“We view our public art program as a high-profile opportunity to both bring thought-provoking contemporary art into the fabric of the City of Boston while also bringing levity to one’s day-to-day urban experience,” said Jesse Brackenbury, Executive Director for the Greenway Conservancy. “The private support from Radian for this artwork and other park improvements has allowed us to make a gathering place of this busy corner of Chinatown Park.”

Make and Take is the second exhibit in The Greenway’s 2016-2017 public art season, which for the first time is entirely curated around the unified concept of “Playful Perspectives.” Make and Take succeeds the acclaimed Greenway Wall at Dewey Square Park mural, Spaces Of Hope, by Mehdi Ghadyanloo. Later this season, The Greenway plans a series of site-specific public art installations in addition to featuring the winning designs of the 2017 Design Biennial Boston.

“Playful Perspectives” is an exhibition of large-scale, site-specific commissioned works by artists who use forced perspective techniques to trick the mind and encourage the viewer to engage with the artwork in a playful manner. These interactive works playfully and delightfully expose the vulnerability of one’s sense of perspective. They manipulate visual perception through the use of scaled objects and optical illusions, blurring the boundaries between art and everyday life, and between expectation and reality. By inserting these works in spaces that thousands of people pass through in the course of their daily routine, the exhibition seeks to monumentalize the mundane, specifically for those who live and workalong The Greenway.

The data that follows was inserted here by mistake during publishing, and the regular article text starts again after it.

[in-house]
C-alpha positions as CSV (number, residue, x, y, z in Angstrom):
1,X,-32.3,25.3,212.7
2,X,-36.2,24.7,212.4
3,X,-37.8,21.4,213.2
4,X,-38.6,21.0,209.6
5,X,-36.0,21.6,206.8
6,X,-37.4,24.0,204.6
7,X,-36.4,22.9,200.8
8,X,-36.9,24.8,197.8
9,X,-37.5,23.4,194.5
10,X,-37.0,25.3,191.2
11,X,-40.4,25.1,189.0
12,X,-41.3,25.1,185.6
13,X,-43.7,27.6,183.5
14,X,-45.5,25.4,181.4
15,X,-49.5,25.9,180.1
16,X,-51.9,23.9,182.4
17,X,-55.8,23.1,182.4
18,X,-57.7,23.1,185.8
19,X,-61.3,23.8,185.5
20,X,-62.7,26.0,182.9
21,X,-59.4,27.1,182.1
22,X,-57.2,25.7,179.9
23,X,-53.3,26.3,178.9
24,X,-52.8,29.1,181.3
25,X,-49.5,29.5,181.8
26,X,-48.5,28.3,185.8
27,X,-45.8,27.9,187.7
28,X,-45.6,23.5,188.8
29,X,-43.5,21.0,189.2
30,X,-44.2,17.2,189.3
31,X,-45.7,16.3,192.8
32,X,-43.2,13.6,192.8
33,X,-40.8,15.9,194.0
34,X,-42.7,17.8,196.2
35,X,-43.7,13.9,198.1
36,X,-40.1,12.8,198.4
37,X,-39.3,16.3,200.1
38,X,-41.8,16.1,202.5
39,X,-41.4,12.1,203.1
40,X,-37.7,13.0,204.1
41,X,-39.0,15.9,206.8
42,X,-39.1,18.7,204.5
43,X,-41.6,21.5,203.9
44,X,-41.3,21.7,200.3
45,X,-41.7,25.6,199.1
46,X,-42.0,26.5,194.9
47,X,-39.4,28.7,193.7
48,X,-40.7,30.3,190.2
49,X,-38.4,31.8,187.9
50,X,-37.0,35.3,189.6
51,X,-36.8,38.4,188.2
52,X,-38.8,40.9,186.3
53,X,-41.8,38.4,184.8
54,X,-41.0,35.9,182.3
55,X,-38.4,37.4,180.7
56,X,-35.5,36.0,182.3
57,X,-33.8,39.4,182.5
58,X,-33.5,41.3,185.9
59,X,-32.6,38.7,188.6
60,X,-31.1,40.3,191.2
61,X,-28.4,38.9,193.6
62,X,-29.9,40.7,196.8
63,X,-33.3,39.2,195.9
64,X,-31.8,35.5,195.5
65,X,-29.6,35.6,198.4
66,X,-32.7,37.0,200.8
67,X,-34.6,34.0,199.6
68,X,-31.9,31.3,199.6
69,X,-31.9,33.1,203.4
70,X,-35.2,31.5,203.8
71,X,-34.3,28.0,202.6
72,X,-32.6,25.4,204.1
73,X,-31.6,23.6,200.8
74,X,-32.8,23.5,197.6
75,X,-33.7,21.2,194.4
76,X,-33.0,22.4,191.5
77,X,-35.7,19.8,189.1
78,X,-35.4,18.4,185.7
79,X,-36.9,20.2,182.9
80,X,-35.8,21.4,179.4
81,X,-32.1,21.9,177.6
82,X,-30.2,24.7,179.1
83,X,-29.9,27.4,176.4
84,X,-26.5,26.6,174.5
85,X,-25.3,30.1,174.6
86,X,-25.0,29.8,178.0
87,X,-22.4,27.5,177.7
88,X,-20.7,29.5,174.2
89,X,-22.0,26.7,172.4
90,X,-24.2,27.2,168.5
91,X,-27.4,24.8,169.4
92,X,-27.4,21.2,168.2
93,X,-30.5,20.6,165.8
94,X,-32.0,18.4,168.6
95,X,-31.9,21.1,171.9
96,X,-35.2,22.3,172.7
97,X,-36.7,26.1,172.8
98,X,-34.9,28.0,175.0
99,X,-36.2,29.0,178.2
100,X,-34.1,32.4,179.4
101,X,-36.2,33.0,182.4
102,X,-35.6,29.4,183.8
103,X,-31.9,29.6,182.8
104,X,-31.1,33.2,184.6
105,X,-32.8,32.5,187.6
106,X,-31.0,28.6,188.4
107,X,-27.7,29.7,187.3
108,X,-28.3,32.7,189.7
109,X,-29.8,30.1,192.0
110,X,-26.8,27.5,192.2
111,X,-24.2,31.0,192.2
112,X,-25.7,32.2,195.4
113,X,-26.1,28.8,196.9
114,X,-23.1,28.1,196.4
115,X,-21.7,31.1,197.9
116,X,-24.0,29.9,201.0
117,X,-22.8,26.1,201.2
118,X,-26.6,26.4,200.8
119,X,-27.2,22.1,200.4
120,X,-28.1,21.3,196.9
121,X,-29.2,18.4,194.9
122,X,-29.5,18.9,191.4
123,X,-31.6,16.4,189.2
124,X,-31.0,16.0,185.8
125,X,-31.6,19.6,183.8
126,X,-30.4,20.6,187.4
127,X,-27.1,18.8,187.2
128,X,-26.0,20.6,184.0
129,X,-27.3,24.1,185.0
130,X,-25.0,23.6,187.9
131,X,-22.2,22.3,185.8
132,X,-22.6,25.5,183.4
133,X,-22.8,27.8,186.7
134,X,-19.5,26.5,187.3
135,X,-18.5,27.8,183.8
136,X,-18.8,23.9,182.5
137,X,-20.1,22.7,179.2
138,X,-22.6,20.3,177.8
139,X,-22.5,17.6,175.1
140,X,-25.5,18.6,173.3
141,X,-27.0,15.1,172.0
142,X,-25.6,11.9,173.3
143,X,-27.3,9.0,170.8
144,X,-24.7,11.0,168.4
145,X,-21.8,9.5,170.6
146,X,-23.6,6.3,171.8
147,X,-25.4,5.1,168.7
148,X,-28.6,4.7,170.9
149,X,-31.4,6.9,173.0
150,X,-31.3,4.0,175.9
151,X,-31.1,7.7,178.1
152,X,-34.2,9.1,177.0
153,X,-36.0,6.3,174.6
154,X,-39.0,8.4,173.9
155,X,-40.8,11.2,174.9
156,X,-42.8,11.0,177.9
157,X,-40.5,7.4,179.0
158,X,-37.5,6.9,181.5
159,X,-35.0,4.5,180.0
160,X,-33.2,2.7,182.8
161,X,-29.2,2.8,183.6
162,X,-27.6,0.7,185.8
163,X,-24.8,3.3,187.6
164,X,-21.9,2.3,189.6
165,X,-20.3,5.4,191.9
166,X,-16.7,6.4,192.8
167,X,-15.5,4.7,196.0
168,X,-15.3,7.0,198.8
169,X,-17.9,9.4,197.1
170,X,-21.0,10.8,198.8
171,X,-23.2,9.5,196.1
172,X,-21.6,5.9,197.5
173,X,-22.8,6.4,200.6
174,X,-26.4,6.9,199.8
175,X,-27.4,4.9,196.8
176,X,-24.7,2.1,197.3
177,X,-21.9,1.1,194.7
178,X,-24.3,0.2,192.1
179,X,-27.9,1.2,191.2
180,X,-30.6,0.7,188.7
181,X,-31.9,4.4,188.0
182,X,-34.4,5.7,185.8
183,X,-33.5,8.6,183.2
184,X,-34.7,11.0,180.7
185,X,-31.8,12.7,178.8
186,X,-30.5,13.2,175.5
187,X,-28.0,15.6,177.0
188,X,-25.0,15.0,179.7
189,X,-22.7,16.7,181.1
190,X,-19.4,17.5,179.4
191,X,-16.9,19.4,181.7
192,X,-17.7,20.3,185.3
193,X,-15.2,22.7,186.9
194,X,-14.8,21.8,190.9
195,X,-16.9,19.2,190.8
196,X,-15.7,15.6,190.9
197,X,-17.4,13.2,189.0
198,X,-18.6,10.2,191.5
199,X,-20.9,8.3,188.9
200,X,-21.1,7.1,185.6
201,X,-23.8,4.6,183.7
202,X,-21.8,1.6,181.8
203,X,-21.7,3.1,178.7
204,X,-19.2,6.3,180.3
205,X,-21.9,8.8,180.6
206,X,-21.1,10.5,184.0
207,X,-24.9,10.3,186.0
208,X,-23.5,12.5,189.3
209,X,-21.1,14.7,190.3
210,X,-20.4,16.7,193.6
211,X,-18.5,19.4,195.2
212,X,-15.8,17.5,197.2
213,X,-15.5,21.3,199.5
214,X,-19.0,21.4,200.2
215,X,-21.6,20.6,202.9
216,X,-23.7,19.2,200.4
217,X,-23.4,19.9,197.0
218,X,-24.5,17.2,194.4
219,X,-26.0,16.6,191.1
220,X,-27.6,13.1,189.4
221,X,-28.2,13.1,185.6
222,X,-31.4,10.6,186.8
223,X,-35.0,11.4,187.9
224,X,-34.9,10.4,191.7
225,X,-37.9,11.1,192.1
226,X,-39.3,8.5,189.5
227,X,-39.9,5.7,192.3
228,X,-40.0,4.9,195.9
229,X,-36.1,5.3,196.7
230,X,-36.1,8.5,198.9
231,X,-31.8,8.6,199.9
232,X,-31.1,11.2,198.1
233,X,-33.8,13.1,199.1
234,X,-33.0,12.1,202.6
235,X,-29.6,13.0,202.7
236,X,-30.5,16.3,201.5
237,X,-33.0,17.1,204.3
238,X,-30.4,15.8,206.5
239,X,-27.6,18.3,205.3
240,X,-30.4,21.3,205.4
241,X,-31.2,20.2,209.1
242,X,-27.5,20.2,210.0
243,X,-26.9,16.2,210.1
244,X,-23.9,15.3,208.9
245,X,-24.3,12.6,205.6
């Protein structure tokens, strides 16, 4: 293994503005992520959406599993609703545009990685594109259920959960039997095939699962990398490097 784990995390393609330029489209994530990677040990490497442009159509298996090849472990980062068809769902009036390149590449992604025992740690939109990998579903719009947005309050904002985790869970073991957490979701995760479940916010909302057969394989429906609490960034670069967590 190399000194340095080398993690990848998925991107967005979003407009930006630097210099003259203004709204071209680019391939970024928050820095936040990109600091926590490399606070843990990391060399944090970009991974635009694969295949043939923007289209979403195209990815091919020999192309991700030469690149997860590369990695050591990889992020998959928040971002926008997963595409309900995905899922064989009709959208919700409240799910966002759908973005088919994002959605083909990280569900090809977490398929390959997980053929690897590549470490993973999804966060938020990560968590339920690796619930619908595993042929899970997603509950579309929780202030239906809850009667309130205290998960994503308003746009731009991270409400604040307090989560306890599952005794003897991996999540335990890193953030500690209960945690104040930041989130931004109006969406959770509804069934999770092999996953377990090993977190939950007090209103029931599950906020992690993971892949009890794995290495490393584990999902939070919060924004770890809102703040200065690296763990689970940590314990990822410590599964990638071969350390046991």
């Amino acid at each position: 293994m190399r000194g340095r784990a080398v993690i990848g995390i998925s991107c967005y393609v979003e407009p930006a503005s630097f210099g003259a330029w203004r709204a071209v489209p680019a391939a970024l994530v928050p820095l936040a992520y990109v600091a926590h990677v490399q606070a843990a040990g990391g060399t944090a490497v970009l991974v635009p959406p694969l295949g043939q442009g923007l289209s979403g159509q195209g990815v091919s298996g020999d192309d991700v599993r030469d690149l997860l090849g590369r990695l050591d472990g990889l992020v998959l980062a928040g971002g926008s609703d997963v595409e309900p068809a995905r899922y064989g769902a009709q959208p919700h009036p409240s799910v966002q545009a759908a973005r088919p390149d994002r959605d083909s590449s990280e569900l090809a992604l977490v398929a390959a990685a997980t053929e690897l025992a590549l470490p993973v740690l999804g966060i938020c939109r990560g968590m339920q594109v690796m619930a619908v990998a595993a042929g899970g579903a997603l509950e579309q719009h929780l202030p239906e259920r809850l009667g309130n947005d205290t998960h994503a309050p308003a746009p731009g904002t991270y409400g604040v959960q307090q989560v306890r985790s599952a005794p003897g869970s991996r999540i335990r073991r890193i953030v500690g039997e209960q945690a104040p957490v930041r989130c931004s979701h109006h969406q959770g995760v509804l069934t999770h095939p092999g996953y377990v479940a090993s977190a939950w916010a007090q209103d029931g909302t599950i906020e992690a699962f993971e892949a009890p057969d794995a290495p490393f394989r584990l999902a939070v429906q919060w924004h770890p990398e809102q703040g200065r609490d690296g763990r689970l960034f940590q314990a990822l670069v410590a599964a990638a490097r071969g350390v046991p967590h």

“Townsman sits immediately adjacent to the Greenway’s Chinatown Park where each year our staff and guests marvel at the incredible public art pieces installed in the park,” offered Townsman Chef/Owner Matthew Jennings. “We can already envision the enthusiasm for this year’s Make and Take exhibit and look forward to hosting hungry art-lovers right behind the installation at the base of the Radian building.”

Arts and education programming will accompany The Greenway’s “Playful Perspective” curatorial theme throughout the year, including stationing volunteer Art Ambassadors in the park during peak seasons (May to October) to interact with curious park visitors and answer questions.

About The Greenway

The Rose Kennedy Greenway, a roof garden atop a highway tunnel, is a contemporary public park in the heart of Boston. The non-profit Greenway Conservancy maintains, programs, finances, and improves the 1.5-mile Greenway on behalf of the public. The Greenway welcomed a record 1.379 million visitors in 2016 for The Greenway Carousel, events, Wi-Fi, and Mobile Eats food trucks, plus millions more visitors who enjoyed the fountains, plazas, and gardens. The Conservancy has won numerous awards, including for our organic landscape care and park programming.